By viewing the new incentive plan using “Economic Profit”, senior management has noticed that a lot of the same problems with the old plan are still present. The main issue with the new plan is that there is still a lack of congruency between “economic profit” and shareholder value. As “economic profit” increased from the beginning of 2000 to the end of 2002, the share price of Berkshire actually decreased consistently over that time frame. The causation of this incongruence might steam from the consulting firm’s decision to make only two out of their a hundred suggested adjustments to the new plan in order to make it simpler. The new incentive plan could therefore be missing all the necessary components in order to create shareholder value.

Even though the plan is more precise and objective than the old plan, there is a lack of understandability from managers as to how it works, even after training sessions. The consulting firm considers the performance measurement “simple” but the managers still do not understand how to compute “economic profit” and some even continue to manage their division under the old EPS system. With Berkshire paying for expensive training sessions and consulting fees, management may need to consider the cost-effectiveness of the new plan.

It can be argued that the incentive plan lacks controllability in terms of management influence on “economic profit” with the absence of external factor considerations. This issue is of significance to the Spirits Division at Berkshire as the recession caused a shift in demand and lowered “economic profit” which was out of the division manager’s control. This scenario creates discouragement and a lack of motivation among division managers as they cannot control their performance targets due to the current economic climate. These bad attitudes can also lead to game-playing as some managers are taking advantage of CLA’s adjustments to advertising by overspending the account as it is adding back to their Adjusted Net Operating Profit after Taxes and amortized slowly over five years. These actions can be seen in the exhibit 1 as advertising expense rapidly increased after the implementation of the new incentive plan, providing large bonuses to managers for poor performance. The long-term consequences of these earnings management techniques can be devastating to shareholder value as it is short-term focused and does not align shareholder and management objectives.

Lastly, the implementation of the bonus bank also has a demotivating effect on divisional managers as the negative bonus balance is a threat to the retention of risk-averse managers. Significant annual losses reported by divisional managers can lead to a large negative bonus balance which stays with the manager even if he or she transfers into a new division. This issue is especially important to the Spirits division as uncontrollable factors such as the economic recession have created deep negative bonus banks. These managers will be highly demotivated in turning their division around if there is no bonus incentive in the short run.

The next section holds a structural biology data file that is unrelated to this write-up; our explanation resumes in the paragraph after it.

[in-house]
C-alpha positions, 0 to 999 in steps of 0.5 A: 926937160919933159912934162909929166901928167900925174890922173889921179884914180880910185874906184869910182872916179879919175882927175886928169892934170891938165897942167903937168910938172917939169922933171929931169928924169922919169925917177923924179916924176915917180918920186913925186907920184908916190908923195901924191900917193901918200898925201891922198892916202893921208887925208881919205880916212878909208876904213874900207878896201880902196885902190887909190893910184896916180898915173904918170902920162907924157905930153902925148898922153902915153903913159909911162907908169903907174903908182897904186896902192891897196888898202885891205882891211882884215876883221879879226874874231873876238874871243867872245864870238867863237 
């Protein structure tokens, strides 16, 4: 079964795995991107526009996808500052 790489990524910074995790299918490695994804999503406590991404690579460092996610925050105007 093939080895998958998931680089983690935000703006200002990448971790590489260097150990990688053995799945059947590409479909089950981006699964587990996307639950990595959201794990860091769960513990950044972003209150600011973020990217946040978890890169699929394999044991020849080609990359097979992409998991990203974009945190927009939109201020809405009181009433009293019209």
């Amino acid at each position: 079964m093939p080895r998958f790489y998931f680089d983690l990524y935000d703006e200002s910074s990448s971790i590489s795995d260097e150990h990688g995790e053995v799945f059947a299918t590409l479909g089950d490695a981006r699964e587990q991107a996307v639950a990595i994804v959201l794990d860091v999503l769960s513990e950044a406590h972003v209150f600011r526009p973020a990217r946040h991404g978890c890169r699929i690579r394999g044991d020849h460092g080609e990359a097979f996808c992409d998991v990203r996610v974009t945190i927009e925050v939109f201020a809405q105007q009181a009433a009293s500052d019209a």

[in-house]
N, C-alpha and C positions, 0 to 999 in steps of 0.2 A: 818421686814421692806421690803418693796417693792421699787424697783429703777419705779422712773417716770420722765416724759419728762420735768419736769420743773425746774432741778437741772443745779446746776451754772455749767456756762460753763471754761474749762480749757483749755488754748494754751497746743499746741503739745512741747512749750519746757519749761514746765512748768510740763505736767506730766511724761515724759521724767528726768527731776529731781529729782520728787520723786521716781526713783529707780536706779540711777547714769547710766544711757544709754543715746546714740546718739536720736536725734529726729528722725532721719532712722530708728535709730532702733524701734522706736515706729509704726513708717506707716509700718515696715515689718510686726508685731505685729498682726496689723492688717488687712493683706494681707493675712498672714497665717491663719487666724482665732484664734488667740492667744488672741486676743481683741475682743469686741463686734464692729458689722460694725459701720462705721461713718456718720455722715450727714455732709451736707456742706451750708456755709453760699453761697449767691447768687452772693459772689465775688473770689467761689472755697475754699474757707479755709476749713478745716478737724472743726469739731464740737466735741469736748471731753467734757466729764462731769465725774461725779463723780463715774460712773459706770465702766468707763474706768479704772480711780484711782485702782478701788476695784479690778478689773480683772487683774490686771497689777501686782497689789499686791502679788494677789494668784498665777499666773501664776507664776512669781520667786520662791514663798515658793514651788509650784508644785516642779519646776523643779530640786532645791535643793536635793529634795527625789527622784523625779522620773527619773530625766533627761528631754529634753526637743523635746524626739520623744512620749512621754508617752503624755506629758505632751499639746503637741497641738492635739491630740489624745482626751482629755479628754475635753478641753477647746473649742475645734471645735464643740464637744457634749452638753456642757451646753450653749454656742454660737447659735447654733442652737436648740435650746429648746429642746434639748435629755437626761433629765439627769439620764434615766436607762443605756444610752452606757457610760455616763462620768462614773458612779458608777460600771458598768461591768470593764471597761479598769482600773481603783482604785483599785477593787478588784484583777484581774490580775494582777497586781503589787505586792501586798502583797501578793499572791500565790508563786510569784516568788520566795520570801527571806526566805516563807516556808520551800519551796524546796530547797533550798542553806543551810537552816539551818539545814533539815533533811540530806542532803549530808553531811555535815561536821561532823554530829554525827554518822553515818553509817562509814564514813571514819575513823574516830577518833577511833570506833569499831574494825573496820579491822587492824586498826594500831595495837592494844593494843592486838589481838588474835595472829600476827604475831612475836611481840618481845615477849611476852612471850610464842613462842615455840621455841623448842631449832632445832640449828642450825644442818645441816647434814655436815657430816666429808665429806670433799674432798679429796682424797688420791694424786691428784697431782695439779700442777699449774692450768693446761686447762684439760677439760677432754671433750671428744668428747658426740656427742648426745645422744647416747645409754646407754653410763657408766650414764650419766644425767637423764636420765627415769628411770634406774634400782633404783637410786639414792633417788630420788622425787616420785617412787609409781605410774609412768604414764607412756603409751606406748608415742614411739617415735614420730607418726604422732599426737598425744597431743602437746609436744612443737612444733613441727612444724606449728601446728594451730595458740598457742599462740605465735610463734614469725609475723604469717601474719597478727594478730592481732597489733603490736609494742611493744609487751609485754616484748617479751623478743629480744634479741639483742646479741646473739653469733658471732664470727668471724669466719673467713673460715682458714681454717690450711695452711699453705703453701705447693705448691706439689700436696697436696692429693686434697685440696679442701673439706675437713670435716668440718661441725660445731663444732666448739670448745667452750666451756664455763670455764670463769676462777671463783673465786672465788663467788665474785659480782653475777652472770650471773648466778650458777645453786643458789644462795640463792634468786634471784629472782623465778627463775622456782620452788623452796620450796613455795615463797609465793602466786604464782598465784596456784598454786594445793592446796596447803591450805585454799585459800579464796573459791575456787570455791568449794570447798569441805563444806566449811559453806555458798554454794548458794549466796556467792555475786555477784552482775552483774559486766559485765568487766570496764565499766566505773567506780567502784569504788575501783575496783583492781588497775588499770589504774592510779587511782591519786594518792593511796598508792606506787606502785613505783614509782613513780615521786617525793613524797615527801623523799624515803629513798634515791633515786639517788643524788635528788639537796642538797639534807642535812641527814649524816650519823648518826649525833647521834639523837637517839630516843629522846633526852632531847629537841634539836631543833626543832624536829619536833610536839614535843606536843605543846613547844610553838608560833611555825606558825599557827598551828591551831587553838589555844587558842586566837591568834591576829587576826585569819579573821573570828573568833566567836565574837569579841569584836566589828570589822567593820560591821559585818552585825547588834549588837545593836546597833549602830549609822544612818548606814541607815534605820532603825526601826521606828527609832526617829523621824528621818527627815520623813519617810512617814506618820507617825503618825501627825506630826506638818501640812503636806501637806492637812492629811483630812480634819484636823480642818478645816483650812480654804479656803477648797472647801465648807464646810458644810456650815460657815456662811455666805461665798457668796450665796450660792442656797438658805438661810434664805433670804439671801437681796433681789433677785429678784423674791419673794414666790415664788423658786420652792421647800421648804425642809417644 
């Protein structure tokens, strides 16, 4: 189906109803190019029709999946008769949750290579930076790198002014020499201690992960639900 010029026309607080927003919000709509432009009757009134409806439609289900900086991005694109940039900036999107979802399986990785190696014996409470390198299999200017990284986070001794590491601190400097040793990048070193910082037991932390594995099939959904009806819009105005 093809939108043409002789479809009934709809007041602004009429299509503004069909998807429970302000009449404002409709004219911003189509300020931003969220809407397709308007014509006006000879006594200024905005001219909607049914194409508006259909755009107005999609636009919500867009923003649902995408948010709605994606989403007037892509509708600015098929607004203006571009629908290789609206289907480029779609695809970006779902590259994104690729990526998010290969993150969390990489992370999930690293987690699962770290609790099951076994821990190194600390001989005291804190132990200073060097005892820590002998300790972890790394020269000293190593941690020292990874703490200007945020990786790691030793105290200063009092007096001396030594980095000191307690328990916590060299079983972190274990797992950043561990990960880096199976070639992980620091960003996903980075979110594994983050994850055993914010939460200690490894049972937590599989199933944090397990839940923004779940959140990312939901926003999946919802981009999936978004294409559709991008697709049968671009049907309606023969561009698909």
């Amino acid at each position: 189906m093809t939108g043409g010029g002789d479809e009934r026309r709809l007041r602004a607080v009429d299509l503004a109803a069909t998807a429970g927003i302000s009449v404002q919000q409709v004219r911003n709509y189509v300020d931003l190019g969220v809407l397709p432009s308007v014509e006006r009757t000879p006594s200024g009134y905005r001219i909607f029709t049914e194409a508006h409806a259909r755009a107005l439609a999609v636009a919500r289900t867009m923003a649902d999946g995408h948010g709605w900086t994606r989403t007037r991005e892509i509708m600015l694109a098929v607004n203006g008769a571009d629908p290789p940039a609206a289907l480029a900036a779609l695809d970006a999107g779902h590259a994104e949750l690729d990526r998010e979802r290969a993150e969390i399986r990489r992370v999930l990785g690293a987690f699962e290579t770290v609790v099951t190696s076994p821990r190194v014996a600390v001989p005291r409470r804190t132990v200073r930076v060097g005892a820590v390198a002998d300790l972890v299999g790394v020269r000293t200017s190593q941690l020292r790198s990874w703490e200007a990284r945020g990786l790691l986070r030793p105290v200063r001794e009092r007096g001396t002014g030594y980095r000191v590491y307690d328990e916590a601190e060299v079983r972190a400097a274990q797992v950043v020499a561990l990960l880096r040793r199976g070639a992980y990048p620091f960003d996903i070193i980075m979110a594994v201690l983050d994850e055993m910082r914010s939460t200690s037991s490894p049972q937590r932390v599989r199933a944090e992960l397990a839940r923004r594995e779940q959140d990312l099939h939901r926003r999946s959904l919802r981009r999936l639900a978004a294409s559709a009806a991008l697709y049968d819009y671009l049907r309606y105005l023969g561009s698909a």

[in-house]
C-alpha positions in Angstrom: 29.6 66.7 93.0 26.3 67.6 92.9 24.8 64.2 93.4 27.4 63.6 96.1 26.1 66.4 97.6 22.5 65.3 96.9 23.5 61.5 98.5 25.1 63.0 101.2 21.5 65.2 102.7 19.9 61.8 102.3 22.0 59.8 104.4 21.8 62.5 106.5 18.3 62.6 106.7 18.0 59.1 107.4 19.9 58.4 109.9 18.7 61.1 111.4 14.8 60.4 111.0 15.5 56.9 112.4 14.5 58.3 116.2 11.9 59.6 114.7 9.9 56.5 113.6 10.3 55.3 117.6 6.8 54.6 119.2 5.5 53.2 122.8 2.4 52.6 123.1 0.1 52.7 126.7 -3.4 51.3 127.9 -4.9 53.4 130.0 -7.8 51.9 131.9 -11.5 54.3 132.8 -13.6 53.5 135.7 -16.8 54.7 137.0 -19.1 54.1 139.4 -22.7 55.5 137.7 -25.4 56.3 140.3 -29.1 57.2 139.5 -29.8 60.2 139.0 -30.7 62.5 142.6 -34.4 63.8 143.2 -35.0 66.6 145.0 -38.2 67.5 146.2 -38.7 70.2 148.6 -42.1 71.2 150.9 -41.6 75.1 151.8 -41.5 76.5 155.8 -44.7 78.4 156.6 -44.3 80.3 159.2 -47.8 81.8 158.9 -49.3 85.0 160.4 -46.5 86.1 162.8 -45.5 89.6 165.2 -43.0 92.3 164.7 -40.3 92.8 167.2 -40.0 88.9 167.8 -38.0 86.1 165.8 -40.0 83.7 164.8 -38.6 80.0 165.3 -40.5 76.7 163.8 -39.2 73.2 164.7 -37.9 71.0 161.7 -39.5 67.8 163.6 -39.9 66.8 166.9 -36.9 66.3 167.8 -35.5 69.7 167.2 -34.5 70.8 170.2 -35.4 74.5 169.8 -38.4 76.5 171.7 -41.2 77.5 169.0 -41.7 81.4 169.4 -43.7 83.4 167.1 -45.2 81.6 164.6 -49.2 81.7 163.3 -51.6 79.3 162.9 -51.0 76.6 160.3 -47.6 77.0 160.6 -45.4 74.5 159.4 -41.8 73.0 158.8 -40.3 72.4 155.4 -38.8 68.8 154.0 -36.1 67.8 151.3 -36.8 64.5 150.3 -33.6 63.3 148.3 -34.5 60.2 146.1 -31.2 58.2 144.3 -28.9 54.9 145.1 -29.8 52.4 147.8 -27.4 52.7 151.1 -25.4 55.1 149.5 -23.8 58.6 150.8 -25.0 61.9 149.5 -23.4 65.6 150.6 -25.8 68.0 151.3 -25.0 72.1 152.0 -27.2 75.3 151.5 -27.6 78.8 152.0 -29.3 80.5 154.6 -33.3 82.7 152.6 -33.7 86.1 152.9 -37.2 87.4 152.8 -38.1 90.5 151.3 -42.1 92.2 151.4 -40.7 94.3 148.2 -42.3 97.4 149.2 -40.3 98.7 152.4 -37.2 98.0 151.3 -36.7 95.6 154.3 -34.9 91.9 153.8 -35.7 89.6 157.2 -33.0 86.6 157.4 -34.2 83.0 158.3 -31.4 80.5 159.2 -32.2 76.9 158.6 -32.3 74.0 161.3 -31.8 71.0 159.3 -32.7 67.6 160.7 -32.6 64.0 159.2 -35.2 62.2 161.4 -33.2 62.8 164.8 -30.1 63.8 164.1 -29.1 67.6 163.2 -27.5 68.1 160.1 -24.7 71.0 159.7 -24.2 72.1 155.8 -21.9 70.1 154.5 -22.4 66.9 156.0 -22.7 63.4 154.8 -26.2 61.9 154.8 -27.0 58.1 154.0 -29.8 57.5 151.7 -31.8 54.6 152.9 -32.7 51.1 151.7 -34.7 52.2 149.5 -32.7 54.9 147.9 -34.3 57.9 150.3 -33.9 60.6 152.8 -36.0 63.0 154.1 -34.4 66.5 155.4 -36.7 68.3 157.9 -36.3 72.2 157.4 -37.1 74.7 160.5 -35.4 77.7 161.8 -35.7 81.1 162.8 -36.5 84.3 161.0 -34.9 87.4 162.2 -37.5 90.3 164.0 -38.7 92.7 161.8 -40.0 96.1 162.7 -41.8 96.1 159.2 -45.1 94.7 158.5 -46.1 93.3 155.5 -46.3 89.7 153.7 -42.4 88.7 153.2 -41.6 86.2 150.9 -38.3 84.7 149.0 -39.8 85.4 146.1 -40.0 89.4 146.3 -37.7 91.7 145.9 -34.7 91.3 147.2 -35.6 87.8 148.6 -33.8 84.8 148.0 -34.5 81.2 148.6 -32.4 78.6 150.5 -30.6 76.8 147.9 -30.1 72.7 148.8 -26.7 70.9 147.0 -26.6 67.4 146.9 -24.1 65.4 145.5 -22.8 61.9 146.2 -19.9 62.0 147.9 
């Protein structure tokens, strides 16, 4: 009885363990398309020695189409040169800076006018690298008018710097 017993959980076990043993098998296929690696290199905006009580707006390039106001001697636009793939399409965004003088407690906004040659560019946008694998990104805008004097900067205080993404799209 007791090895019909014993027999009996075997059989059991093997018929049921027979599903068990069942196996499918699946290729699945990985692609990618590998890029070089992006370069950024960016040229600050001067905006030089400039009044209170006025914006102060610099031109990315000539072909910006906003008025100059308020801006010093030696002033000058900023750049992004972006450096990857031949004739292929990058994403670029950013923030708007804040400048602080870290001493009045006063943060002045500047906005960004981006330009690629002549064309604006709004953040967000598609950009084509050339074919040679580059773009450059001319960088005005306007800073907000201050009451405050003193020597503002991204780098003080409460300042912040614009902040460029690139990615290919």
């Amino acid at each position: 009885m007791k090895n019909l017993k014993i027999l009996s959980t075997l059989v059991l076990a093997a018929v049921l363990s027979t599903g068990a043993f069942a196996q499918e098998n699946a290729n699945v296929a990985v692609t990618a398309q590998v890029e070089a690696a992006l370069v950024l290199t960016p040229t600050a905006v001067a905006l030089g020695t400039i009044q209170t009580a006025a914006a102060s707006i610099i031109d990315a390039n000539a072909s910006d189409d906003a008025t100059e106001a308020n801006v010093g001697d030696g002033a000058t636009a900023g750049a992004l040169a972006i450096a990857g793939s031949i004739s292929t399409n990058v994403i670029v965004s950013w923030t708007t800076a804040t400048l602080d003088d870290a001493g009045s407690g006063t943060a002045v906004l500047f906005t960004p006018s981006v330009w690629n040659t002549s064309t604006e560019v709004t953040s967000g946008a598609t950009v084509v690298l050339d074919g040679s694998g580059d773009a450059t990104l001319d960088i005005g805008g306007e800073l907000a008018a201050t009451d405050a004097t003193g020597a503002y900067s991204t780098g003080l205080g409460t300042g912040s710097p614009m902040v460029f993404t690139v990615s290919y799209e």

Alternative I – Adjust the EPS Incentive Plan One of the major considerations of reverting back to the old plan is that EPS as a performance measurement is already comfortable with managers as they understand it, are used to it and are perceived to control it. The bottom-up target setting feature was beneficial to the decentralization strategy of Berkshire. These factors allowed the EPS incentive plan to be more cost-effective.

Adjustments could be made to the compensation committee by providing more influence and independence in the target planning and performance evaluation of management. This will allow greater objectivity, less “politicking” and a greater correlation between performance and bonus. The profit reserve should also be removed to provide greater accountability to under-performing division managers and to provide better transparency to shareholders.

Unfortunately though, the old plan still has a major drawback as it lacks congruence between increases in EPS and increases in shareholder value, with no variables to account for risk and investment.

Alternative II – Adjust the “Economic Profit” Incentive Plan If senior management can persuade lower level managers to accept and understand the “economic profit” measurement, the plan would be uniformly implemented across all divisions, increasing economic profit which may lead to an increase in share price. This is already a difficult task as the company has already enforced training sessions for managers which were ineffective. A change in the “tone at the top” and proper training in financial measures might provide a solution to lower management’s disregard but management should consider the cost/benefit of this implementation.

Secondly, the removal of the bonus bank with the replacement of a compensation committee would remove the negative attitudes and demotivation seen by some division managers and would open up a communication channel between management and the board to help mitigate the effects uncontrollable factors.